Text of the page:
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Movie Projector: 'Rio' likely to stifle 'Scream 4'

The 3-D animated film about tropical birds, featuring the voices of Jesse Eisenberg and Anne Hathaway, is expected to gross $35 million to $40 million in its first weekend. 'Scream 4' is likely to collect about $27 million.

April 15, 2011|By Amy Kaufman, Los Angeles Times

"Rio," a 3-D animated film about tropical birds, should soar to the top of the box office this weekend.

The movie, with feathered protagonists voiced by Jesse Eisenberg and Anne Hathaway, is expected to gross $35 million to $40 million in its first weekend, according to people who have seen pre-release audience surveys. The weekend's other new wide release, the horror film "Scream 4," is likely to collect about $27million.

"Rio," the latest release from 20th Century Fox-owned animation company Blue Sky Studios, cost about $90 million to produce after tax incentives.

Blue Sky has generated a handful of computer-

animated hits for Fox, including "Dr. Seuss' Horton Hears a Who!" and three "Ice Age" films. The "Ice Age" franchise has been especially profitable, with the most recent installment, 2009's "Ice Age: Dawn of

the Dinosaurs," grossing $886.7million worldwide. That movie made most of its money — $690.1 million — overseas.

"Rio" could end up in a similar position, as it is off to a great start abroad. It opened last week in 72 foreign markets and collected $55 million. The movie made $20 million more overseas this week, bringing its international total to $75million. "Rio" will premiere this weekend in 21 additional countries, including France and Italy.

But in the U.S., the movie will face some competition this weekend. Universal Pictures' "Hop," about an animated bunny, has topped the box office for the last two weekends and has grossed more than $70 million domestically.

"Rio" may also be challenged because it is an original concept rather than a familiar title. Typically, big animated films open in March or May. But Fox settled on the April date because Easter fell later this year, and the studio wanted to create some distance in the marketplace from the release of "Hop."

The opening of "Scream 4" will mark the first time the franchise is back on the big screen after an 11-year hiatus. Although the first film in the series, 1996's "Scream," opened to only $6.4 million, the succeeding two pictures each debuted to just over $30million. "Scream" and "Scream 2" both ended up with more than $100 million in domestic ticket sales, and "Scream 3" fell just short of that milestone with $89.1million.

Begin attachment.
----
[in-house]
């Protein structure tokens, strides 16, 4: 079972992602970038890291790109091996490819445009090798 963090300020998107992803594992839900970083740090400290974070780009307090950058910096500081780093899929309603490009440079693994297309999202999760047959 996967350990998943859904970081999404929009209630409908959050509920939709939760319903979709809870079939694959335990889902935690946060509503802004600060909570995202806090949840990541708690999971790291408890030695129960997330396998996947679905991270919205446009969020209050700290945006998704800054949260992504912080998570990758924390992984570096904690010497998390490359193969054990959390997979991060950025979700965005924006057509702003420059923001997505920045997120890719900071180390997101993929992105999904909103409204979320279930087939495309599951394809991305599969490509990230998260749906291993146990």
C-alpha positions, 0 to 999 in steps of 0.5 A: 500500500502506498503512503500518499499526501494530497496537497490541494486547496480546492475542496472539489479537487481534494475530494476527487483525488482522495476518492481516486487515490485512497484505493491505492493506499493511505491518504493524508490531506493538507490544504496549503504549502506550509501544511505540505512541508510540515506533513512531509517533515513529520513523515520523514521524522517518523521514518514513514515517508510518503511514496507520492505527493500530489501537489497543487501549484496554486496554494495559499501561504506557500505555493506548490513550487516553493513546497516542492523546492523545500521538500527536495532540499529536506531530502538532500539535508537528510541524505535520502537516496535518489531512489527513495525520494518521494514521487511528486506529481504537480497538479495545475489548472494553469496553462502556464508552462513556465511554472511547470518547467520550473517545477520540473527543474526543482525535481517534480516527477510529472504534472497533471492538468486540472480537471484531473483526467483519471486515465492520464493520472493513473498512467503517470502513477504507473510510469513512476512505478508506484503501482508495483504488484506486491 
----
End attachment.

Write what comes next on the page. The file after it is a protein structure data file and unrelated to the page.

"Scream 4" was produced by Weinstein Co.'s genre label Dimension Films for about $40 million. The R-rated movie is generating interest largely from young men — something that could present a bit of a challenge, as younger teenagers who want to see the film may be restricted from buying tickets.

"Scream 4" will also open this weekend in 36 foreign markets, including France, Australia and Russia.

Also launching this weekend is "The Conspirator," a film directed by Robert Redford about the trial of a woman accused of plotting to assassinate Abraham Lincoln. Roadside Attractions acquired the movie at the Toronto Film Festival and is co-releasing it in 706 theaters with American Film Co., a start-up that focuses on financing and producing movies about American history.

Another unique release hitting 300 theaters this weekend is "Atlas Shrugged: Part I," the first in a potential trilogy of films based on the 1957 novel by Ayn Rand. The movie cost about $10million to produce and was financed entirely by John Aglialoro, the chief executive of the exercise equipment manufacturer Cybex, who has no previous experience in Hollywood.

The film is being distributed in 80 markets by Rocky Mountain Pictures, a Salt Lake City booking service.

amy.kaufman@latimes.com

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